I am reading the NP-hardness proof of Super Mario Bros. in the paper "Classic Nintendo Games are (Computationally) Hard" by Greg Aloupis, Erik D. Demaine, Alan Guo, and Giovanni Viglietta.

I can get the basic idea of the proof framework presented in Section 2.1. I think I also understand the Start gadget, Finish gadget, Variable gadget, Clause gadget, and Crossover gadget individually used in this proof. See the figure below.

However, I failed to plug these gadgets into the proof framework to construct a complete instance/scenario of Super Mario Bros. Specifically,

  1. In the Variable gadget, Mario chooses the path to fall down. Then Mario goes to some Clause gadget where it hits the item block from below to release a Star. I don't understand how the Variable gadgets are connected to the Clause gadgets so that the orientations (fall down vs. "from below") fit together?
  2. In the Clause gadget, the Firebar is on the right side. However, in the proof framework, the Check path goes from right to left. How can Mario pick the Star as desired in this case?
  3. Where should the Crossover gadgets be plugged in the proof framework? Are the circles between the paths from the Variables to Clauses crossover?


  • $\begingroup$ As mentioned by @lbp-1337 in a (non-)answer, Erik is explaining this NP-hardness proof in the class video; starting at 47:10. $\endgroup$ – hengxin Apr 25 '17 at 13:42

Graph Connection and Gadget Orientation

Short answer to your first question is to use graph algorithms to compute gadget assembly. Erik mentions this briefly. Keep in mind the gadgets don't necessarily have to be oriented as shown above. You could rearrange the gadgets however you wish as long as you retain the edge connections and entrance/exits of the graph.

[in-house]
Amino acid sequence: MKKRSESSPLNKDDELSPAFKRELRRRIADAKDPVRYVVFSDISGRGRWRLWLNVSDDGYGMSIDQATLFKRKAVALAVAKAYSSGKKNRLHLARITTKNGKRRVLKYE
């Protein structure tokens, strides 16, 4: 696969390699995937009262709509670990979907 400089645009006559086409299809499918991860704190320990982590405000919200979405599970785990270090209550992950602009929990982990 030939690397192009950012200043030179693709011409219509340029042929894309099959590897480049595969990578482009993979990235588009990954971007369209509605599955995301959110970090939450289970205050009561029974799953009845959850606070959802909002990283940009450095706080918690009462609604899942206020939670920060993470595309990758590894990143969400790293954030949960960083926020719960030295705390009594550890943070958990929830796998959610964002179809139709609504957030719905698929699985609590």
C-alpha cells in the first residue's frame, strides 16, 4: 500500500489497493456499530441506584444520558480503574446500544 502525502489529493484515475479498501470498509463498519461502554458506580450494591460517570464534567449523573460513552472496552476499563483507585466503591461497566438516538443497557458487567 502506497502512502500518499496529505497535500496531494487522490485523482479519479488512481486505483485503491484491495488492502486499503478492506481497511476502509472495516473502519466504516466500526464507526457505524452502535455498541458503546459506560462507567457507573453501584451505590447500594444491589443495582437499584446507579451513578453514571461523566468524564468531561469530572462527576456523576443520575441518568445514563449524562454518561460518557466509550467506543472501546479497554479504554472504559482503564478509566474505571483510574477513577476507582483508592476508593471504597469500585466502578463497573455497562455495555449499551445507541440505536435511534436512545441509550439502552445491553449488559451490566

The idea of "falling down" from a variable is so that there is no way to get back up to it. After you fall down there could be a tunneling system or corridor that allows Mario to get to the bottom side of a clause and hit the question box from below.

Right-to-Left Check Path

You could use the mirror (about the y-axis) of the clause gadget to achieve the capability of going right to left. This would be true for any of these gadgets as long as you kept the entrances and exits hooked up properly using tunnels. You do not gain or lose anything from going right to left versus left to right in SMB. They would be equal movements and since the whole level is on the screen at one time, we are not restricted from going right to left.

The Crossover Gadget

The crossover gadget is placed where edges intersect (edges between literal and clause). This is because SMB is a 2-dimensional game and thus the graph using all these gadgets must be planar. The crossover gadget will then act as a vertex where the two intersecting edges can safely connect and not interfere with each other. They will not interfere because if you enter top left, you can only leave top right and if you enter bottom left you can only leave top center. More on the planarity and edge interference here.

Importantly, the crossover gadget is directional. You can only go left to right through the gadget once. This means the edges must also be directional. Whenever you see an edge from literal to clause there are really two directional edges; (literal -> clause) and (clause -> literal). Which results in there being four crossover gadgets whenever the two directional edges cross with two other directional edges. Erik explains more in the video at 1h1m20s (It won't allow me to link to it because this is my first post).


Your Answer

By clicking “Post Your Answer”, you agree to our terms of service, privacy policy and cookie policy

Not the answer you're looking for? Browse other questions tagged or ask your own question.